When Do Kids Develop Manipulative Motor Skills?

Kids playing a game with balloons

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Manipulative skills?involve moving or using an object with the hands or feet to achieve a goal or complete a task. For fine motor skills, that object might be a pencil or button. For gross motor skills, the object might be sporting equipment or toys such as bats, balls, racquets, or jump ropes. These skills are also sometimes called object-control skills.?

Types of Manipulative Skills

In the gross-motor area, these skills include:

  • Pushing and pulling (the object might be a wheeled toy)
  • Lifting
  • Striking (such as swinging a baseball bat or golf club to hit a ball)
  • Throwing
  • Kicking or rolling?(a ball)
  • Volleying (a ball back and forth to another person, either with the hands or a racquet)
  • Bouncing
  • Catching
  • Dribbling (moving a ball with the feet, as in soccer)

Activities like pencil tracing, stacking coins, and playing checkers, by contrast, require fine motor skills.

When and How Manipulative Skills Develop

Object control skills are harder for kids to master because they are more complex and challenging than motor skills that don't involve objects. Thus, they develop after other gross motor skills. When children are first learning manipulative skills, the goal isn't complete accuracy (hitting a ball right at a target, for example, or throwing it to another player in a game). They must first learn the basic action—for example, throwing a ball—before they can fine-tune it.

If you are worried about any aspect of your child's physical development, including mastery of manipulative skills, contact his doctor or your school district's early intervention program. Sometimes physical or occupational therapy is recommended.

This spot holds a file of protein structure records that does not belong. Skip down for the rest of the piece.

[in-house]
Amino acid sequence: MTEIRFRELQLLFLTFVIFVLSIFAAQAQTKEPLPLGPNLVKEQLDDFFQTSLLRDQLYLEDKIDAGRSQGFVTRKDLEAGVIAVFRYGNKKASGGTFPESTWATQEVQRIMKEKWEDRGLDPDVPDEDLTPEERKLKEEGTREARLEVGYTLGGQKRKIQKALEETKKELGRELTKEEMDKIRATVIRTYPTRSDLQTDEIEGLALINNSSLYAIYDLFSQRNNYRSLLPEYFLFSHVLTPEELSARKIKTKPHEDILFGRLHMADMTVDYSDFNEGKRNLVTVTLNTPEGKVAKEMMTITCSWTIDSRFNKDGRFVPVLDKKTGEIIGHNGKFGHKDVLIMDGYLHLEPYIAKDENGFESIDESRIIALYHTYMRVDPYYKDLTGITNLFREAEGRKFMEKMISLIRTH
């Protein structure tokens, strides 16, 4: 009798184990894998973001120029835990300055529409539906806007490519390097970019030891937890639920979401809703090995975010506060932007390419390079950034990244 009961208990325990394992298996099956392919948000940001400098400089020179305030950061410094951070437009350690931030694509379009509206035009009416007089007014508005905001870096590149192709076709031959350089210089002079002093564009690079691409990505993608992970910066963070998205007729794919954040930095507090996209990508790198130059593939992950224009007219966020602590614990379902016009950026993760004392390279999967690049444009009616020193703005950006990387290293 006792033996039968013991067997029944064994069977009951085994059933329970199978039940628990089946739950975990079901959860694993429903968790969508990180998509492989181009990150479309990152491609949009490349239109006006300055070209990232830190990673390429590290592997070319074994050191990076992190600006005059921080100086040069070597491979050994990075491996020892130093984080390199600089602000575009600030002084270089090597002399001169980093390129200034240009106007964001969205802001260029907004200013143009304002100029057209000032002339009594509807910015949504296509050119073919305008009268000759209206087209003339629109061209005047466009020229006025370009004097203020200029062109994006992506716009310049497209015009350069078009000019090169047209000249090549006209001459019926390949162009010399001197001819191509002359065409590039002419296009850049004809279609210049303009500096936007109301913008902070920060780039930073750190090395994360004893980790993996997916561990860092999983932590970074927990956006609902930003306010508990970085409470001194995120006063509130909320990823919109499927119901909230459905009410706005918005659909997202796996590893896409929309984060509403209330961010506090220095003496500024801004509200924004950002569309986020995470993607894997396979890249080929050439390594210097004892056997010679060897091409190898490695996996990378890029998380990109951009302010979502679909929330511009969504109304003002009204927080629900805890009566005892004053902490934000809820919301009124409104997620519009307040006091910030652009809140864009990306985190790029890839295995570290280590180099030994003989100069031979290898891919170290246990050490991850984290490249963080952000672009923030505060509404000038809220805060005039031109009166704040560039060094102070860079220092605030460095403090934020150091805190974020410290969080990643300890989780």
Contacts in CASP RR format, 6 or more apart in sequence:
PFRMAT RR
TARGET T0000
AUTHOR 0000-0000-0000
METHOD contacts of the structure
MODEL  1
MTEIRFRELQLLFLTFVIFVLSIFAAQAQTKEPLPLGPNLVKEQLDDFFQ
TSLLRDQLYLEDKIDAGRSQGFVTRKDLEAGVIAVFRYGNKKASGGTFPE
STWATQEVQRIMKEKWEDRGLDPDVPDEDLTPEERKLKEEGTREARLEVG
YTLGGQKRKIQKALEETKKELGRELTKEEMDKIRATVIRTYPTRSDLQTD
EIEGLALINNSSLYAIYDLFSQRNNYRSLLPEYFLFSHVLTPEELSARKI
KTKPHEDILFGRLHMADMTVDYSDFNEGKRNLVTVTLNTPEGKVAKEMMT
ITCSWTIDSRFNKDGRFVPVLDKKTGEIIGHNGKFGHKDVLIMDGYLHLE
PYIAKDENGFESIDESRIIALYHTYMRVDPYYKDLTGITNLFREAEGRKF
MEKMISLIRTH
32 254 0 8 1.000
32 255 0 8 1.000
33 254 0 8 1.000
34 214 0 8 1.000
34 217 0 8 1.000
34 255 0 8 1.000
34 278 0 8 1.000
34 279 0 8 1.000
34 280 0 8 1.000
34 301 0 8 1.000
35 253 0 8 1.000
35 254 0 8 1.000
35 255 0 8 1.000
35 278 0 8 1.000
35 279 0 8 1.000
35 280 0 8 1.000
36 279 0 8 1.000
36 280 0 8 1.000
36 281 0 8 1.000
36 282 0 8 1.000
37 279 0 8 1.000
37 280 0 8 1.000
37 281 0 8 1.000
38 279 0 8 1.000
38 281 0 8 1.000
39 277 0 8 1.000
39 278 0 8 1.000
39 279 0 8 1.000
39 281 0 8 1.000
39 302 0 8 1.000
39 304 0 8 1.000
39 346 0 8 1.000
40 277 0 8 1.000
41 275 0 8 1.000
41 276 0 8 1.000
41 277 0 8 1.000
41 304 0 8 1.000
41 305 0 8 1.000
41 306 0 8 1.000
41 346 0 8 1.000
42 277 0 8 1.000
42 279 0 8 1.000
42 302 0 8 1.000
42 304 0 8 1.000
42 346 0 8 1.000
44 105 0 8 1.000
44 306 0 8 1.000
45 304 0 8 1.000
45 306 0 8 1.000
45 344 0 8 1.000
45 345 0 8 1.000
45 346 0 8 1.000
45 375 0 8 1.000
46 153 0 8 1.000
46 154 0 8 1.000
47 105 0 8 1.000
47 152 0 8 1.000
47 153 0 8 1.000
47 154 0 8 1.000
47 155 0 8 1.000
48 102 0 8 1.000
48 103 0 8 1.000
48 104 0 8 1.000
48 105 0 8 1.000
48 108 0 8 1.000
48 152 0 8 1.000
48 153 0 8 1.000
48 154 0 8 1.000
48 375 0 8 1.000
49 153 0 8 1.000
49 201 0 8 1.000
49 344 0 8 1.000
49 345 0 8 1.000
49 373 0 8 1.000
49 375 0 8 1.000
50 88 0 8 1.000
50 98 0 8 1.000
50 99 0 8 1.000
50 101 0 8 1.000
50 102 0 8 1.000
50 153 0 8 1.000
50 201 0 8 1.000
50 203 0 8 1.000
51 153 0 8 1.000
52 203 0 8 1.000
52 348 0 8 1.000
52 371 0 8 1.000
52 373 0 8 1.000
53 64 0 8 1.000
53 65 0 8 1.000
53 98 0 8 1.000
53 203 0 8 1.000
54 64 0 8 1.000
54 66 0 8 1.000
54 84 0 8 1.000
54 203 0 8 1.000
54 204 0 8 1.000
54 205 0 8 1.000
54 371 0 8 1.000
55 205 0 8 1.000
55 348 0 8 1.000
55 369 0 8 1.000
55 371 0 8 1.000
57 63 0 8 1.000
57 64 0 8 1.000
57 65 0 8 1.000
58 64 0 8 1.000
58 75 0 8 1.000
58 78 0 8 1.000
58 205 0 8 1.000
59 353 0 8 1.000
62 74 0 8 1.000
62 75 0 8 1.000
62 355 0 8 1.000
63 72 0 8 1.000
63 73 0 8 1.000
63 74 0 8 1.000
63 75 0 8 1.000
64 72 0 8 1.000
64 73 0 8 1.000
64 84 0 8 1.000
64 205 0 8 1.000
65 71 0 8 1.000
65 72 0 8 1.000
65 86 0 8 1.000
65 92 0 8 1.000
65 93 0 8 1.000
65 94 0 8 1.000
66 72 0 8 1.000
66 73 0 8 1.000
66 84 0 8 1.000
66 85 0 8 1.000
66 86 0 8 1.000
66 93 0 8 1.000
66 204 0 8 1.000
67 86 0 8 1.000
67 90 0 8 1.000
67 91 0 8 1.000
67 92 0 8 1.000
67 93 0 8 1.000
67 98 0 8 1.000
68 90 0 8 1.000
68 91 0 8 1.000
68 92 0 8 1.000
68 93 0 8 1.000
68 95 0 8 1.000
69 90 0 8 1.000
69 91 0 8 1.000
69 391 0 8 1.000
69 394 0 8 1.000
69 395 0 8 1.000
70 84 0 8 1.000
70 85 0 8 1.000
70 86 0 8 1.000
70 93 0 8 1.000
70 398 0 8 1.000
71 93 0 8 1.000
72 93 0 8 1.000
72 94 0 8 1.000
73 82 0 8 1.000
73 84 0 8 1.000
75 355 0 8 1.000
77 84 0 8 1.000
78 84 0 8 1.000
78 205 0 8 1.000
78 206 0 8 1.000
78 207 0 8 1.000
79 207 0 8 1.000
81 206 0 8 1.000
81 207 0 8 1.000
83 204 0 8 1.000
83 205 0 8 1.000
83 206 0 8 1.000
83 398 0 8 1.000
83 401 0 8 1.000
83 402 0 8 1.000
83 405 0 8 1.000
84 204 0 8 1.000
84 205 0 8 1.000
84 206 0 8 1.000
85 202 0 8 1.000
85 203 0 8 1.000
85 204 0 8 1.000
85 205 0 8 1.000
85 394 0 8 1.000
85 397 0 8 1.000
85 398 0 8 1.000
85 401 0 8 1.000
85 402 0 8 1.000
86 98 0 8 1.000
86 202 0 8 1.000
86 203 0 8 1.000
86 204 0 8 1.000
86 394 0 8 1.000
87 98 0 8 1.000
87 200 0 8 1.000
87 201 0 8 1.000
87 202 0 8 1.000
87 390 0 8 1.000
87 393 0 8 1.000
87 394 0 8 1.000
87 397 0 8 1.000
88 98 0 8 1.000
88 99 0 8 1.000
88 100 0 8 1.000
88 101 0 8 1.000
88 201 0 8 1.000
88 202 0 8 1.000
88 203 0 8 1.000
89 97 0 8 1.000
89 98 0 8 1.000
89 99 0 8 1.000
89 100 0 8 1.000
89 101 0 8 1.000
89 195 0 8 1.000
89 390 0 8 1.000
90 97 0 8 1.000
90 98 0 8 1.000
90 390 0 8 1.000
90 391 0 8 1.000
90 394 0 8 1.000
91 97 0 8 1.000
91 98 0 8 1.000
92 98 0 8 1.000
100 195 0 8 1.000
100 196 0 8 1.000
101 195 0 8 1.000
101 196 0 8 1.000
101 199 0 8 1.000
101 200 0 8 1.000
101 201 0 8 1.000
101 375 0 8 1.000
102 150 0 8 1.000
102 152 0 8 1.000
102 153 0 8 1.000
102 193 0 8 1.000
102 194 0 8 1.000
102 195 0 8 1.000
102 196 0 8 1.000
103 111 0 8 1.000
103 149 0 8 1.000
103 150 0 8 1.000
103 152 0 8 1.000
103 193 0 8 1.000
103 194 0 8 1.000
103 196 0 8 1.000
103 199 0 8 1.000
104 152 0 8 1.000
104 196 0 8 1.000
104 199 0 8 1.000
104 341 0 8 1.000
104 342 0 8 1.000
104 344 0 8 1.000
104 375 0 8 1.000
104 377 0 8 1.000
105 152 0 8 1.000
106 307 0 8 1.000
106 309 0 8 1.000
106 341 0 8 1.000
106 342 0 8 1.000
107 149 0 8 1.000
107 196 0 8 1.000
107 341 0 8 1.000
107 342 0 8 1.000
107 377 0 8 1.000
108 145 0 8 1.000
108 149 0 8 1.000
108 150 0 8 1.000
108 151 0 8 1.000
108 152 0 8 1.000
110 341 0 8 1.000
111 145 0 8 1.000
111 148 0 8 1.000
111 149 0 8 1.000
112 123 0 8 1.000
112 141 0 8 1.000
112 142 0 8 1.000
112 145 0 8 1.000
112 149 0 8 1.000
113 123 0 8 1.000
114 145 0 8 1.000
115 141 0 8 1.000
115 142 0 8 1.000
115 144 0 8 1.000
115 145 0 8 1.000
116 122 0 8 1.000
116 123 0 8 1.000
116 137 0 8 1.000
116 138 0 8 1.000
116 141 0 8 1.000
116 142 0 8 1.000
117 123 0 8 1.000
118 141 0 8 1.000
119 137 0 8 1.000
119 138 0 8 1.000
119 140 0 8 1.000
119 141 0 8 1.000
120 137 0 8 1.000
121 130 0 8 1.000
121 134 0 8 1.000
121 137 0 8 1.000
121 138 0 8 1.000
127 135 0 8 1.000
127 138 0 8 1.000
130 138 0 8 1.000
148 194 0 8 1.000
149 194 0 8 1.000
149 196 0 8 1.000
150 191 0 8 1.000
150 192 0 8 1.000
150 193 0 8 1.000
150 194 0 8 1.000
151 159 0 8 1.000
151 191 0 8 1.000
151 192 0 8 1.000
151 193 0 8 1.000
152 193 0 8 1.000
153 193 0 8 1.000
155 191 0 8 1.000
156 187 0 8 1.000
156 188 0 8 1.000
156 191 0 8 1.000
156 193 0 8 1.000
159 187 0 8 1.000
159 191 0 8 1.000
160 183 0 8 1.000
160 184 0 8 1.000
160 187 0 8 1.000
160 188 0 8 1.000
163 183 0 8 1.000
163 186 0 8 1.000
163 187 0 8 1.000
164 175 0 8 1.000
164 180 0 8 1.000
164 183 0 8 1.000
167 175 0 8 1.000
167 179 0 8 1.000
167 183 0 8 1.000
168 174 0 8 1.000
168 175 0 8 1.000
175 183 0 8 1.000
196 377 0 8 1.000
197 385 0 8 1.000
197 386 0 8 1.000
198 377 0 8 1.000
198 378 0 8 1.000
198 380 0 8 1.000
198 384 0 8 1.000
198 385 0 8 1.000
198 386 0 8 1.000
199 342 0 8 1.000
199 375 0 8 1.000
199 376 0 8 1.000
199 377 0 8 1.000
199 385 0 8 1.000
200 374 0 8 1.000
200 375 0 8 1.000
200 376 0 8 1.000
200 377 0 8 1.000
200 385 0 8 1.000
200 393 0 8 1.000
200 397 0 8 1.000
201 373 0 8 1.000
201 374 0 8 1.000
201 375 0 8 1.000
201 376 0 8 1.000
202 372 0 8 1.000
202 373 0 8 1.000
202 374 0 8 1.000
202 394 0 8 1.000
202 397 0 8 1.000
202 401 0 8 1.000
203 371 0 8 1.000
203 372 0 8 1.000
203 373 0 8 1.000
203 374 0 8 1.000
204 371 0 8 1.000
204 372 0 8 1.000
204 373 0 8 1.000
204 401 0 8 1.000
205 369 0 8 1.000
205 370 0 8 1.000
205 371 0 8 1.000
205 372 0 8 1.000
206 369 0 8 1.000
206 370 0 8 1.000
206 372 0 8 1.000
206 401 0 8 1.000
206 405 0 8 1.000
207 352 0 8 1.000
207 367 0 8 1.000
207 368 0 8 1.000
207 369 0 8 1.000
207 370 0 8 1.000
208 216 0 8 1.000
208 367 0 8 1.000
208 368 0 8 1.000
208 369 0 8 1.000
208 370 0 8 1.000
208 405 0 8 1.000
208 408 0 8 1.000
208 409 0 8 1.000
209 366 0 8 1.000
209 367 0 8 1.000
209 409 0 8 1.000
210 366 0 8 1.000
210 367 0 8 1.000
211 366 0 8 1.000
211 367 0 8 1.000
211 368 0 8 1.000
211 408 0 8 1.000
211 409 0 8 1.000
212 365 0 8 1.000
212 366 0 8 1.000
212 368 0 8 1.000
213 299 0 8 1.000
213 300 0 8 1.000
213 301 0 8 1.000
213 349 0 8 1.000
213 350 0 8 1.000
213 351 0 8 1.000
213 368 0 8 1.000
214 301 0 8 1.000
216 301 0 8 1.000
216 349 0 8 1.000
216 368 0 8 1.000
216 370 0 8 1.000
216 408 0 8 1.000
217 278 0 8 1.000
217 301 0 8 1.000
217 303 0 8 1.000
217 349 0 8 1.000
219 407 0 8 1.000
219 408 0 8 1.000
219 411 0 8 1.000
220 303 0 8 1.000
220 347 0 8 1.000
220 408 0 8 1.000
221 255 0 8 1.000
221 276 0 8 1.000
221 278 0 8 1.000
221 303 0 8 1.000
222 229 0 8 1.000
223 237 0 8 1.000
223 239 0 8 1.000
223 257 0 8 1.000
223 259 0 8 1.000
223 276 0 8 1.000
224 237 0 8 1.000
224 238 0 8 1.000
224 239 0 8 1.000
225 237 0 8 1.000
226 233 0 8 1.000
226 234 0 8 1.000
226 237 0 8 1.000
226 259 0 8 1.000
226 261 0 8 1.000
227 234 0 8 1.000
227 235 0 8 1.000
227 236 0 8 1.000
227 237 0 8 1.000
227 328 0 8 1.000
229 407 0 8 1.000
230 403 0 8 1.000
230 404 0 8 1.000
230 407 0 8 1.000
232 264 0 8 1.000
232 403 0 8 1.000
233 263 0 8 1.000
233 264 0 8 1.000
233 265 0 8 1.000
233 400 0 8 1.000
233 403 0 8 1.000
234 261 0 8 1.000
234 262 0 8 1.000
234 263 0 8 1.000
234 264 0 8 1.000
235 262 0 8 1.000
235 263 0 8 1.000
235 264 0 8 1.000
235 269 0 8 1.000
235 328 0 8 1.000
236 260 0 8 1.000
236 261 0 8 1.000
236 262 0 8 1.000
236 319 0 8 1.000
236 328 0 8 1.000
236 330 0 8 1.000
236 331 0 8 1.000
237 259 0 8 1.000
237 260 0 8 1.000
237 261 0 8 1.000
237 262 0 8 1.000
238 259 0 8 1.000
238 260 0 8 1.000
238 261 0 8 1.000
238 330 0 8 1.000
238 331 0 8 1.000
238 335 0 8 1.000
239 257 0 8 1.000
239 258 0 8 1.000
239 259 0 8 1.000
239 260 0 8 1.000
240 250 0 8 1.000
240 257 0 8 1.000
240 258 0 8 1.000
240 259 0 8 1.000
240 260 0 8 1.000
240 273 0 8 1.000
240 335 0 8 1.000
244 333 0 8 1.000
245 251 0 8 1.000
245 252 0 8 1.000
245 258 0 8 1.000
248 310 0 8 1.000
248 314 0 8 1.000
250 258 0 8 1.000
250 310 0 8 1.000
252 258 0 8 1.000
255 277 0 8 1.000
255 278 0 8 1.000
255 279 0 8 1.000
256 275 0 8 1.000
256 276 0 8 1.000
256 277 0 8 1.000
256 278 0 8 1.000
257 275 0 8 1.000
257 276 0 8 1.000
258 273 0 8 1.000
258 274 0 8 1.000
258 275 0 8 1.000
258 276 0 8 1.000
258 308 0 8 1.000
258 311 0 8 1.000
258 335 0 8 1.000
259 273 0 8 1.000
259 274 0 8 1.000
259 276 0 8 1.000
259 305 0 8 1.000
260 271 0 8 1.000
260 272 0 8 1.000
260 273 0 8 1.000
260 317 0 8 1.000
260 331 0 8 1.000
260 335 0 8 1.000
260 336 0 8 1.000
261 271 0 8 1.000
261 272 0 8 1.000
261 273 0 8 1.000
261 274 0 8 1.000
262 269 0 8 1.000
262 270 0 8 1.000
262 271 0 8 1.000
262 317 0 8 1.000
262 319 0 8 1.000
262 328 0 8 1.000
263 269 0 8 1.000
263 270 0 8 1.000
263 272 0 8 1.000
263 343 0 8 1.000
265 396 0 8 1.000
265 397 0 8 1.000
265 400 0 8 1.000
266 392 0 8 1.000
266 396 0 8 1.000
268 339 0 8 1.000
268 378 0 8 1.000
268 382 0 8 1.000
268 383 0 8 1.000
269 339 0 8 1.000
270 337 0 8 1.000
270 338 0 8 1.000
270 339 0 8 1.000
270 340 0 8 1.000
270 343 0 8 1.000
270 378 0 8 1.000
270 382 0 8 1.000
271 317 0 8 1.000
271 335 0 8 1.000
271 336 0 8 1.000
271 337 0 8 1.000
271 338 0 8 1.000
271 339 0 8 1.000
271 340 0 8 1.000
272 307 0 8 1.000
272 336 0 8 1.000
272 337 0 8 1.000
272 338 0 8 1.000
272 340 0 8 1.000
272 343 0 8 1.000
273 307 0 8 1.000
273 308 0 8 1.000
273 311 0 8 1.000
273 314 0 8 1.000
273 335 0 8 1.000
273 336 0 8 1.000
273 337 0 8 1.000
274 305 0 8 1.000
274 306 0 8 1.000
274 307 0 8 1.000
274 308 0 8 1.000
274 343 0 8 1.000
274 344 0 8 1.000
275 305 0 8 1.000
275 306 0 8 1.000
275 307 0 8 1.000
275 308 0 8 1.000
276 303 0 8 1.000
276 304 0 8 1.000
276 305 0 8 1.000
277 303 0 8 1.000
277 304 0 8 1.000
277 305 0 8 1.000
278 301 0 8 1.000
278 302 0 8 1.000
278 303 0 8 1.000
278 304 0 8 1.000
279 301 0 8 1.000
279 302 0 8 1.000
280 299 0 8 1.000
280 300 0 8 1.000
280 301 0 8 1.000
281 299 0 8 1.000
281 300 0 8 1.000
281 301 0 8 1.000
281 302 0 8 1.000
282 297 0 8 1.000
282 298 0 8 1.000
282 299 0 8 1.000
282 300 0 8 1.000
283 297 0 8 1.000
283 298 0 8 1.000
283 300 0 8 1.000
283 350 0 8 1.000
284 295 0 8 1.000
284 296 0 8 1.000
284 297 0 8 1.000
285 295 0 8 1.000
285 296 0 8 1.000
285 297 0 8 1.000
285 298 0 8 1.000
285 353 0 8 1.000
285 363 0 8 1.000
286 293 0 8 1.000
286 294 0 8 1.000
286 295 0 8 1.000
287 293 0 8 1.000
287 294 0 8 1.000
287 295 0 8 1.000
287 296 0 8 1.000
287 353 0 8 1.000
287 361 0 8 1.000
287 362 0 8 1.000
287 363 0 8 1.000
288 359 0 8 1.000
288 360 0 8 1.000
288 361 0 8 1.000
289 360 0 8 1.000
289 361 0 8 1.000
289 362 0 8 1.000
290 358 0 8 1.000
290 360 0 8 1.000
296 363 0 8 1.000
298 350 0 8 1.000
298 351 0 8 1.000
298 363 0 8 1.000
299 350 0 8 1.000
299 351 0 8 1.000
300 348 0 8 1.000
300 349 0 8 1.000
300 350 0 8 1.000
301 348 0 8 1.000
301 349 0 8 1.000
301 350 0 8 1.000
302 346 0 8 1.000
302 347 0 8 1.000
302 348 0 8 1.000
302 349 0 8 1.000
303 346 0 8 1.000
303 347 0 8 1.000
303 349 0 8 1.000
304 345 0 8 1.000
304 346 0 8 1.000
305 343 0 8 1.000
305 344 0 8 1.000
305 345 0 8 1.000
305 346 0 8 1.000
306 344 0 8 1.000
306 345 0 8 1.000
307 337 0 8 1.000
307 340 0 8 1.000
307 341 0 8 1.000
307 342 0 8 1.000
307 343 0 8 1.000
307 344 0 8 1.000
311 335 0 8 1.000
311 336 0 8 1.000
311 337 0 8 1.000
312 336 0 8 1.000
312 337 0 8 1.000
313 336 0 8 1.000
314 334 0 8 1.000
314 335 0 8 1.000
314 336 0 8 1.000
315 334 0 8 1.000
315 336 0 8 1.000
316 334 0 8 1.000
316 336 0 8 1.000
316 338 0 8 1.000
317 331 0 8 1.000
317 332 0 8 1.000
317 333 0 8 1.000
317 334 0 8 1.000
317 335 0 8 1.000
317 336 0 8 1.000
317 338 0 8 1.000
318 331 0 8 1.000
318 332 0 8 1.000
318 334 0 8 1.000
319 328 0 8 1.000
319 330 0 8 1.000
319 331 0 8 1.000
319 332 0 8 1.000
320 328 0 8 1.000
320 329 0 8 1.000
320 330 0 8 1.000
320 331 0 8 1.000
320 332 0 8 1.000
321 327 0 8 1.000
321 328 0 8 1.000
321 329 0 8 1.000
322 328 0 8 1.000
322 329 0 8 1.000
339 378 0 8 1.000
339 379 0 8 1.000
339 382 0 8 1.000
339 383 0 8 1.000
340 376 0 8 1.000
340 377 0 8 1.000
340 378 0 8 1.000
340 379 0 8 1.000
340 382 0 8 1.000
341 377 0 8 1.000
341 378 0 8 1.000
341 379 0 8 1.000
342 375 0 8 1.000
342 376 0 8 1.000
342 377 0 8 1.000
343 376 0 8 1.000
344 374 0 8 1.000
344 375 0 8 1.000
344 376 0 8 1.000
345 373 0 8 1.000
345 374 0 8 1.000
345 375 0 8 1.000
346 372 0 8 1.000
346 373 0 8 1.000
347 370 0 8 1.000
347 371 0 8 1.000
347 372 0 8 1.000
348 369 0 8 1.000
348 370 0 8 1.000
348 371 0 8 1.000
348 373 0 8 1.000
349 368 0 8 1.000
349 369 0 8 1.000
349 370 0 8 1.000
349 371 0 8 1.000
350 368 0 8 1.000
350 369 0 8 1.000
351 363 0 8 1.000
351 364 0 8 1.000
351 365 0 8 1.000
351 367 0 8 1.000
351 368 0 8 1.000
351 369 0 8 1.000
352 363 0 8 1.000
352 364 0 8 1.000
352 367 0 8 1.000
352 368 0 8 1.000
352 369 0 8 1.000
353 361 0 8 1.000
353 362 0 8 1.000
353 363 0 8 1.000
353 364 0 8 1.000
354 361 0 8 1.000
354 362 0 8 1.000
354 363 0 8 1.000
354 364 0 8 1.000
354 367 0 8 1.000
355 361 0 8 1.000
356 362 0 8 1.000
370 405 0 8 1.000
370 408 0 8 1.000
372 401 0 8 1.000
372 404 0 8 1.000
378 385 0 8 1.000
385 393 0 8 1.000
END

Games to Develop?Manipulative Skills

To help develop and fine-tune these skills, you can also participate with your child in activities like these at home:

Over the line: Divide a playing area in half with a line (use chalk,?tape, or a long jump rope to mark it). Put an equal number of soft items—like scarves, rolled-up socks, beach balls or lightweight bean bags—on either side of the line. Have kids toss the objects over the line, onto the floor on the opposite side. They can then switch sides and throw the items back over the line to the other side. Make it more fun by using small stuffed animals and pretending they are crossing a river.

Kick?it: Have kids practice kicking with a large?beach ball or soft foam ball. Challenge them to kick with their preferred foot, then switch to their other foot. See if they can kick their ball from a spot you choose and hit a wall; gradually move them farther from the wall. You can also hold up a jump rope and see if they can kick the ball over it or under it.

Bowling: Start with large, lightweight pins (such as empty 2-liter soda bottles). Then move to smaller plastic bottles, add weight to large bottles or use a kids' bowling set.

Strike up the band:?Young children often enjoy practicing striking by drumming on pots and pans with spoons or playing with other toy musical instruments.

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